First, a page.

WHAT I WANTED TO BE WHEN I GREW UP

When I was in kindergarten, my teacher asked me what I wanted to be when I grew up, so she can note it in the descriptive section of my report card going home. Untainted by societal and cultural expectations at the tender age of five, I responded, “A dollar store cashier.”

The thought of being a cashier at that time, specifically at the Dollar Store, absolutely thrilled me. It didn’t even bother me in the slightest when I heard that my friend had listed doctor as hers. But it certainly did bother my mother when she read my report card on our walk home from school that day.

“A dollar store cashier?!” I thought she would faint from shock. She was especially worried what my dad would say when he saw it. “If he asks, you want to be a doctor, okay?” I was completely confused but I agreed. I continued to obediently agree up until the age of 17, when I was starting to apply to university. Sadly, I no longer wanted to be a Dollar Store cashier but I definitely was not planning to be a doctor. As heartbreaking as it was at first for my parents, they eventually accepted my decision to go into International Business.

One of the reasons I will never regret taking this program is because it gave me the opportunity to study abroad. As I’ve always liked learning but was never a fan of school, my experience abroad exposed me to alternative forms of schooling.

One of the best courses I have taken to date is a Business Communications course in Toulouse, France. Three fabulous British ladies taught the course. It was completely hands on and practical. Instead of reading from a textbook about the art of communications, we were doing interactive activities and having open discussions. We explored things like what are people’s first impressions of you and why? If you had to sell yourself, what would you say? What do you think are your strengths and what do OTHER people think are your strengths? We studied body language, practiced public speaking and the dynamics of a team in various scenarios. We studied human behavior and more importantly, we studied ourselves. I can confidently say that a good chunk of what I learned from this course is something I still refer back to this day and that’s not something I can say about most of my courses.

Recently, headlines were made for Finland’s complete overhaul in their school system by removing subjects and replacing them with topics. Finland has been known to have one of the best educational systems in the world and I caught a glimpse of this when I visited Helsinki in 2012. I was able to visit one of their design museums and there was an exhibition done completely by students. We learned that students at a very young age would learn design alongside professionals in very practical ways. For example, they would be given the scenario that a natural disaster such as a hurricane has hit the city and they had to come up with a temporary shelter in response. On display were then the prototypes constructed based off the students’ ideas for a shelter.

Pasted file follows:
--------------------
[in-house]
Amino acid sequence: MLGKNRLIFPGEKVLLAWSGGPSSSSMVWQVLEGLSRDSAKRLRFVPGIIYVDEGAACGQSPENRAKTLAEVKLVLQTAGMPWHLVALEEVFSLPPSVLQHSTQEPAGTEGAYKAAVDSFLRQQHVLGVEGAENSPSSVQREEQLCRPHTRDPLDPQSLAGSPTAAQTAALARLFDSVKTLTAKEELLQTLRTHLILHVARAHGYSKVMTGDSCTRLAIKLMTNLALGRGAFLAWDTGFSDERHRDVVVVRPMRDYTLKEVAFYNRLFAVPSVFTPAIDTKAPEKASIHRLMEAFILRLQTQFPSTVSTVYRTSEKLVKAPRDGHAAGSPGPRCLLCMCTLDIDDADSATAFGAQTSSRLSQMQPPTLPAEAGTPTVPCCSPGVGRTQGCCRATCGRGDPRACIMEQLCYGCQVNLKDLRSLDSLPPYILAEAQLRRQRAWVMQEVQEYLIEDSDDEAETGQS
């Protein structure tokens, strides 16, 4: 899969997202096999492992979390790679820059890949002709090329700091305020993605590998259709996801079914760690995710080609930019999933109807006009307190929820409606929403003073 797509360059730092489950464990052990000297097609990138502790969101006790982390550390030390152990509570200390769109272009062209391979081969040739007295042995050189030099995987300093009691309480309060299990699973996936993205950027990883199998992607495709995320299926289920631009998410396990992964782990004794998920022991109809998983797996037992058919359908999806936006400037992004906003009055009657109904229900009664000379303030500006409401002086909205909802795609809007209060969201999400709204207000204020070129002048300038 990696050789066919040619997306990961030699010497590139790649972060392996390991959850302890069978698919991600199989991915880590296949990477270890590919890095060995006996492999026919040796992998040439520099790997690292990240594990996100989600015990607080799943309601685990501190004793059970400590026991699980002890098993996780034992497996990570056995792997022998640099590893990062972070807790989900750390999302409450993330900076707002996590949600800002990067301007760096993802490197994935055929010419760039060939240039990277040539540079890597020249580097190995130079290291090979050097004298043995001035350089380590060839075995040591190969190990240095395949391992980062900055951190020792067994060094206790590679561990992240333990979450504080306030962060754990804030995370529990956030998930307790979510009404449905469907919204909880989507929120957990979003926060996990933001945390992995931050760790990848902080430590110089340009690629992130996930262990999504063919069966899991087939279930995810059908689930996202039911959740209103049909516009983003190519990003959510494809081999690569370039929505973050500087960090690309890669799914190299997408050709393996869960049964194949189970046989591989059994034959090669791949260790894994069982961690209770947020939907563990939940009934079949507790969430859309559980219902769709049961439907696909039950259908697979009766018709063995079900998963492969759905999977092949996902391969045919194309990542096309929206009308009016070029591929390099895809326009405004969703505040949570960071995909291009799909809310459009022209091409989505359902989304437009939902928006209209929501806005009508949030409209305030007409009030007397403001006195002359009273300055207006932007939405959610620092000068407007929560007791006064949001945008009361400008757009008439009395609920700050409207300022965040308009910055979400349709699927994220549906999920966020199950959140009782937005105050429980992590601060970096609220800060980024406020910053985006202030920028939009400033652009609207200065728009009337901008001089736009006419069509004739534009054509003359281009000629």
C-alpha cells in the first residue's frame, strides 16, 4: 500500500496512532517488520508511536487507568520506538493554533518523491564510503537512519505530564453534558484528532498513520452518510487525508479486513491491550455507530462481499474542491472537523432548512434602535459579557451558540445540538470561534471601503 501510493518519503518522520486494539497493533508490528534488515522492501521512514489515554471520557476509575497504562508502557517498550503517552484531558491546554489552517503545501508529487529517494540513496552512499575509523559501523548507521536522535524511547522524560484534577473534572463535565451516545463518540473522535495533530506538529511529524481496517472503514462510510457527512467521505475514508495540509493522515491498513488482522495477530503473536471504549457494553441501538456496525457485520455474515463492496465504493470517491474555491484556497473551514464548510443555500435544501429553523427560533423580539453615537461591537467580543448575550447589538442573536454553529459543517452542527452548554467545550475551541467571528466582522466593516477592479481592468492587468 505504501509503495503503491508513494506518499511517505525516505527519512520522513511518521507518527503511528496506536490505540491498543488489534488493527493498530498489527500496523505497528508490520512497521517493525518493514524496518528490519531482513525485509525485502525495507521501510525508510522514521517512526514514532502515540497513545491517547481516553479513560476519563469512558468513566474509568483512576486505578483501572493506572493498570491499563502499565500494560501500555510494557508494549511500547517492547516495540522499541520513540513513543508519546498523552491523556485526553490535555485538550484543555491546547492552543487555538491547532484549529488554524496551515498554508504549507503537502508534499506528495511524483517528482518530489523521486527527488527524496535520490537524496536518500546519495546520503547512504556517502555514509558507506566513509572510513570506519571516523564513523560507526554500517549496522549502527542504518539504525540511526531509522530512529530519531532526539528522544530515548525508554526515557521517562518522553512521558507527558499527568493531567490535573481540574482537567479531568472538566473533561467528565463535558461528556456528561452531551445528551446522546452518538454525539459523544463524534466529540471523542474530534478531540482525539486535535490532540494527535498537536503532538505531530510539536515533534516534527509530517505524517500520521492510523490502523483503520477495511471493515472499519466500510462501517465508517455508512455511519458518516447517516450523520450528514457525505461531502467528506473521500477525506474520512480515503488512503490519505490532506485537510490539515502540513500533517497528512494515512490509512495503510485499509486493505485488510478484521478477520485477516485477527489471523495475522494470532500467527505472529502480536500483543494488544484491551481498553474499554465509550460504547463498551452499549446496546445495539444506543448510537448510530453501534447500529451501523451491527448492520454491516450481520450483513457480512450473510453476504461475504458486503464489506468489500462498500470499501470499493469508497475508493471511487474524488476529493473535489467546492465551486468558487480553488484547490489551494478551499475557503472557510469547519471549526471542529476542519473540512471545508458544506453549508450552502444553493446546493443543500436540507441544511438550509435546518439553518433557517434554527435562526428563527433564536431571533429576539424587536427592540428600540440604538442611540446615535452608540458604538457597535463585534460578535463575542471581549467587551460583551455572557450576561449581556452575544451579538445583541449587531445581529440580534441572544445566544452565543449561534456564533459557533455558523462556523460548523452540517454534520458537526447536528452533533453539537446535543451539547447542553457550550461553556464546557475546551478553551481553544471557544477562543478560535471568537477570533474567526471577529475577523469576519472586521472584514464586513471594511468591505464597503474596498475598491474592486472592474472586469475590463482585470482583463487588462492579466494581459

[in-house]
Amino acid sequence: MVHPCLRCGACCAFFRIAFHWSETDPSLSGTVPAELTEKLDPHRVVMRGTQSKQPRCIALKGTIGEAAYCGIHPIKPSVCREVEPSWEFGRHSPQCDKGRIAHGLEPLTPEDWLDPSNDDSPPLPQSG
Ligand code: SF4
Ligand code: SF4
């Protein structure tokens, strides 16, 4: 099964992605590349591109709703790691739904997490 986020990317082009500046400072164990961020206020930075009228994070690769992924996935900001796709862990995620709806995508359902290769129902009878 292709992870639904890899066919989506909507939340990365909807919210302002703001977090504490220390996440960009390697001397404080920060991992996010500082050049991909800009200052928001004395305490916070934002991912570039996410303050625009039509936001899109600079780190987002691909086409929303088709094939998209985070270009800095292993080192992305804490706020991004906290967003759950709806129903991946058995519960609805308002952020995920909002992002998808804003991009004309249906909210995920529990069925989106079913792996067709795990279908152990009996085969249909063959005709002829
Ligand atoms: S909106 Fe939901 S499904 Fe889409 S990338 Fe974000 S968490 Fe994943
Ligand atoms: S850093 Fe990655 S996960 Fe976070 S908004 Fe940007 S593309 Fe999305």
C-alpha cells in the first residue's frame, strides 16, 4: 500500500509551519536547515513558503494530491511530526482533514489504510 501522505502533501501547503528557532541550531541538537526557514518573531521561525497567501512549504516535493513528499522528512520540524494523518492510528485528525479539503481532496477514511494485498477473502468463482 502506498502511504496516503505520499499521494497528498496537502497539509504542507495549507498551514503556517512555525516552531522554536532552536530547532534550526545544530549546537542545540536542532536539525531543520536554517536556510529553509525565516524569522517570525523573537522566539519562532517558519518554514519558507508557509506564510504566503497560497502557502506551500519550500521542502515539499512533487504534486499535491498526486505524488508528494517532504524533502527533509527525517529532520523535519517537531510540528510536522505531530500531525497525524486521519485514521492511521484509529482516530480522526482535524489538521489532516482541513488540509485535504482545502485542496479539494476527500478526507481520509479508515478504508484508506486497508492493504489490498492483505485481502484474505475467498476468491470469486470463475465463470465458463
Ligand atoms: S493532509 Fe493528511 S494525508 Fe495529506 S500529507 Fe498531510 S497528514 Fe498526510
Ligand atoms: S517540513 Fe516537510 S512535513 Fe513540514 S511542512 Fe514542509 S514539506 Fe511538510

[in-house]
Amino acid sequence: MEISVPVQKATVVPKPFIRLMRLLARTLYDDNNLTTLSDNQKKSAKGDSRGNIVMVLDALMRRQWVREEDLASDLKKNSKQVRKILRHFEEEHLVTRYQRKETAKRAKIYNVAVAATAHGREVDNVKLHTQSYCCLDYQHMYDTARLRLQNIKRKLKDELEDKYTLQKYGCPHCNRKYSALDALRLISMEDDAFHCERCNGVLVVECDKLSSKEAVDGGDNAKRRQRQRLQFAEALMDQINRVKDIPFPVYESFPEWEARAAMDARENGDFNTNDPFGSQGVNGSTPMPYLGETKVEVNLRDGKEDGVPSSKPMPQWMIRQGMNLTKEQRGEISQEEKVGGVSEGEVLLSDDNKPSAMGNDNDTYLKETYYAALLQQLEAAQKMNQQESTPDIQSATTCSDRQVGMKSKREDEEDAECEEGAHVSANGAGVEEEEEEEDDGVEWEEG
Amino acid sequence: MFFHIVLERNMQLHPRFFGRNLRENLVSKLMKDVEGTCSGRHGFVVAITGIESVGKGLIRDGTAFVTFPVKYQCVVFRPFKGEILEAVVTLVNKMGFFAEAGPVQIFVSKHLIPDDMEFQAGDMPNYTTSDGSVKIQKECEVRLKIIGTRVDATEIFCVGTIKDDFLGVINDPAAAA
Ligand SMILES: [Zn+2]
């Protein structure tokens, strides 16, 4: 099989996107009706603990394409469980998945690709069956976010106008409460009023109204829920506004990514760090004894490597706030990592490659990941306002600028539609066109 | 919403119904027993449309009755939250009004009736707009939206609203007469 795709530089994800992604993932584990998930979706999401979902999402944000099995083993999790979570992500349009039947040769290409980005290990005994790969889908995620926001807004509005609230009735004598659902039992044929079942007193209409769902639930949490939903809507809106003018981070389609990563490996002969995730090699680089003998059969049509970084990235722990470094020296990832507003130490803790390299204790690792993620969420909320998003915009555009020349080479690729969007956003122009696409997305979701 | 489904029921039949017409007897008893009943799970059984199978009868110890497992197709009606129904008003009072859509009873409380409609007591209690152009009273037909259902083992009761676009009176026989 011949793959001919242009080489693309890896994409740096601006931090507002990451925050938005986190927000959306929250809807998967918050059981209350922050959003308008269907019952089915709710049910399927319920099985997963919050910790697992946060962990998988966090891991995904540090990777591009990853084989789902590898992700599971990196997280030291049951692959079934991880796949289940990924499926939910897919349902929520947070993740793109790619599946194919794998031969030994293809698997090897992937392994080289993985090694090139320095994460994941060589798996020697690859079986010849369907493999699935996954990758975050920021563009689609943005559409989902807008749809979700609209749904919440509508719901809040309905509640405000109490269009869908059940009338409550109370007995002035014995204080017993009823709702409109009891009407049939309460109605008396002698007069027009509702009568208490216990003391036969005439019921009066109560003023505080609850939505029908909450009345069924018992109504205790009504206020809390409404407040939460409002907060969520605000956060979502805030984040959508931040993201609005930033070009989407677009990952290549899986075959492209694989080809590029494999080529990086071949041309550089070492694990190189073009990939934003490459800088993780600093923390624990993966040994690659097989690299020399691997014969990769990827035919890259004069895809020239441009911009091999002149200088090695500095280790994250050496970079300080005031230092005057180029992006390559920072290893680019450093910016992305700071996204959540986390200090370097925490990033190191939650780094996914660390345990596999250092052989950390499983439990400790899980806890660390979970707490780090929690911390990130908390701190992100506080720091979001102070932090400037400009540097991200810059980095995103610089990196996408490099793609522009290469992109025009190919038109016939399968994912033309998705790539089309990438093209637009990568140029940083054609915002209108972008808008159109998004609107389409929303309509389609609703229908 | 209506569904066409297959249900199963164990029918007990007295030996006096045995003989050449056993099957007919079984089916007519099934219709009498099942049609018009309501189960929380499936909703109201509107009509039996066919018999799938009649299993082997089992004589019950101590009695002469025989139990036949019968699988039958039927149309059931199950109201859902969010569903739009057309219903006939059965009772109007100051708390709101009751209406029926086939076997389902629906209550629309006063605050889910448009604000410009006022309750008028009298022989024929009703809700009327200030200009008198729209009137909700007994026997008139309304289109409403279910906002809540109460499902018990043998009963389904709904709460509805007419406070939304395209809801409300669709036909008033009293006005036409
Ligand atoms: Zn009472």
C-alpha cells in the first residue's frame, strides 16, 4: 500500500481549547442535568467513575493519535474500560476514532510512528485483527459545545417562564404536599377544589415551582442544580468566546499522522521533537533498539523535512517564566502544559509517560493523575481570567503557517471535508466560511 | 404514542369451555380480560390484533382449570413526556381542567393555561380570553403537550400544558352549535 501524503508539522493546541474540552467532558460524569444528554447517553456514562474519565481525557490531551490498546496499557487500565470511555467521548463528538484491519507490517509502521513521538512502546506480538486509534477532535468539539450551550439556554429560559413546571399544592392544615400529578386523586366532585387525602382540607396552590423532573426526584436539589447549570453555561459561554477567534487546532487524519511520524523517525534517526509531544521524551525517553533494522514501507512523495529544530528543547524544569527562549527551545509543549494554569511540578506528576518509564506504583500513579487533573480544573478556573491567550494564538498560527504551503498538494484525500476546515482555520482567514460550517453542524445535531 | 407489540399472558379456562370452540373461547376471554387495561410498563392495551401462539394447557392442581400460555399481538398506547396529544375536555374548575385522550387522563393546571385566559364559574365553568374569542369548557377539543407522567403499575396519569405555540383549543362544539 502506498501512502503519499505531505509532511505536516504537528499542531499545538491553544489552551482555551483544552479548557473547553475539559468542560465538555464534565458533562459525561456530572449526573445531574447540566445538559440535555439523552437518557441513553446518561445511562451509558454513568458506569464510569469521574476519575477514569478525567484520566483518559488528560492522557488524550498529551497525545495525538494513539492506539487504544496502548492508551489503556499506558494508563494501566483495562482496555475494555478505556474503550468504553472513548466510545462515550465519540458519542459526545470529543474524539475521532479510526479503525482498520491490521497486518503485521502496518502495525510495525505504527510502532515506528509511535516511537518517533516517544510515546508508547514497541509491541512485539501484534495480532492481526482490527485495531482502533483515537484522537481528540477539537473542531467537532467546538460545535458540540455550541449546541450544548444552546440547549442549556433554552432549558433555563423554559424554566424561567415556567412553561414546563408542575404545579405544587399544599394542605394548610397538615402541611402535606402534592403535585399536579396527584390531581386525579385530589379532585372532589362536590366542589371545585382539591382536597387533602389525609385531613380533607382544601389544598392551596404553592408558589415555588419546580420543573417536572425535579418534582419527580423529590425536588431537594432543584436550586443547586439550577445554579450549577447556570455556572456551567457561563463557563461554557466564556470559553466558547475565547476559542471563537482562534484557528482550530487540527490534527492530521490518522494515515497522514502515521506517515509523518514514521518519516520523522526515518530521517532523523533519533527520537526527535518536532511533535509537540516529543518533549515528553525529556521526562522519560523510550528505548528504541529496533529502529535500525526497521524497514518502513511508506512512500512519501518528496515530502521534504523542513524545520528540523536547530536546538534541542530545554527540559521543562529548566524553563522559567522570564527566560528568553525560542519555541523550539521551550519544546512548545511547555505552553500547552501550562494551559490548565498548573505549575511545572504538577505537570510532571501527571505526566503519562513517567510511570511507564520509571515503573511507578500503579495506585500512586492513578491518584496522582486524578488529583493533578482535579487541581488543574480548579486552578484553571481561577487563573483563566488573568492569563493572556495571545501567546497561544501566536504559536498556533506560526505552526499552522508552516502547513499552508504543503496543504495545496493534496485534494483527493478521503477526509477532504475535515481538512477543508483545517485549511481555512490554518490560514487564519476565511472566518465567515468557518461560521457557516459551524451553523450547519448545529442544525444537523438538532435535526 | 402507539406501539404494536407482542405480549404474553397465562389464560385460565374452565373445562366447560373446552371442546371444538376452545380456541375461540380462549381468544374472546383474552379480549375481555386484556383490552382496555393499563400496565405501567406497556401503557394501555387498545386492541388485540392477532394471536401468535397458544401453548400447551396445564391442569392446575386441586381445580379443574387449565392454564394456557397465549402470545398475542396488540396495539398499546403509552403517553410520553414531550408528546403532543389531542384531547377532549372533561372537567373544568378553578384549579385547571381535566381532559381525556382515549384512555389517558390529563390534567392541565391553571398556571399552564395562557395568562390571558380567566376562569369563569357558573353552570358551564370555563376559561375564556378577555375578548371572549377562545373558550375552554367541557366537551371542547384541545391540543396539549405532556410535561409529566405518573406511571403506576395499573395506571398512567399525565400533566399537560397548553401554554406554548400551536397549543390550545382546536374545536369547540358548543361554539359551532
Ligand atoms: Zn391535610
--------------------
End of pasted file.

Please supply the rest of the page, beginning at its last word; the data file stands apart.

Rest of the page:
It was absolutely brilliant and I wished that I had this sort of schooling when I was growing up. Even now, I feel there are still so many things out there to do and explore. I think back to the answer I gave as a little kid and wonder if we were all better off as children in terms of spirit and attitude. We didn’t worry about risks and expectations. We were curious about everything. We were naïve but free. We didn’t care about being something or someone as much as we just wanted to have fun.

I recently revisited Steve Jobs’ Stanford Commencement Speech in 2005 where he talked about dropping out of his major in college to only take courses that interested him such as calligraphy. He continued on to talk about the importance of finding what it is that you love. He finished his speech by advising the graduates with the famous “Stay Hungry. Stay Foolish.” in reflecting in all of this, I think it’s also important to add “Stay Childlike.”

Stay Hungry. Stay Foolish. Stay Childlike.

“When I was 5 years old, my mother always told me that happiness was the key to life. When I went to school, they asked me what I wanted to be when I grew up. I wrote down ‘happy’. They told me I didn’t understand the assignment, and I told them they didn’t understand life.” – John Lennon

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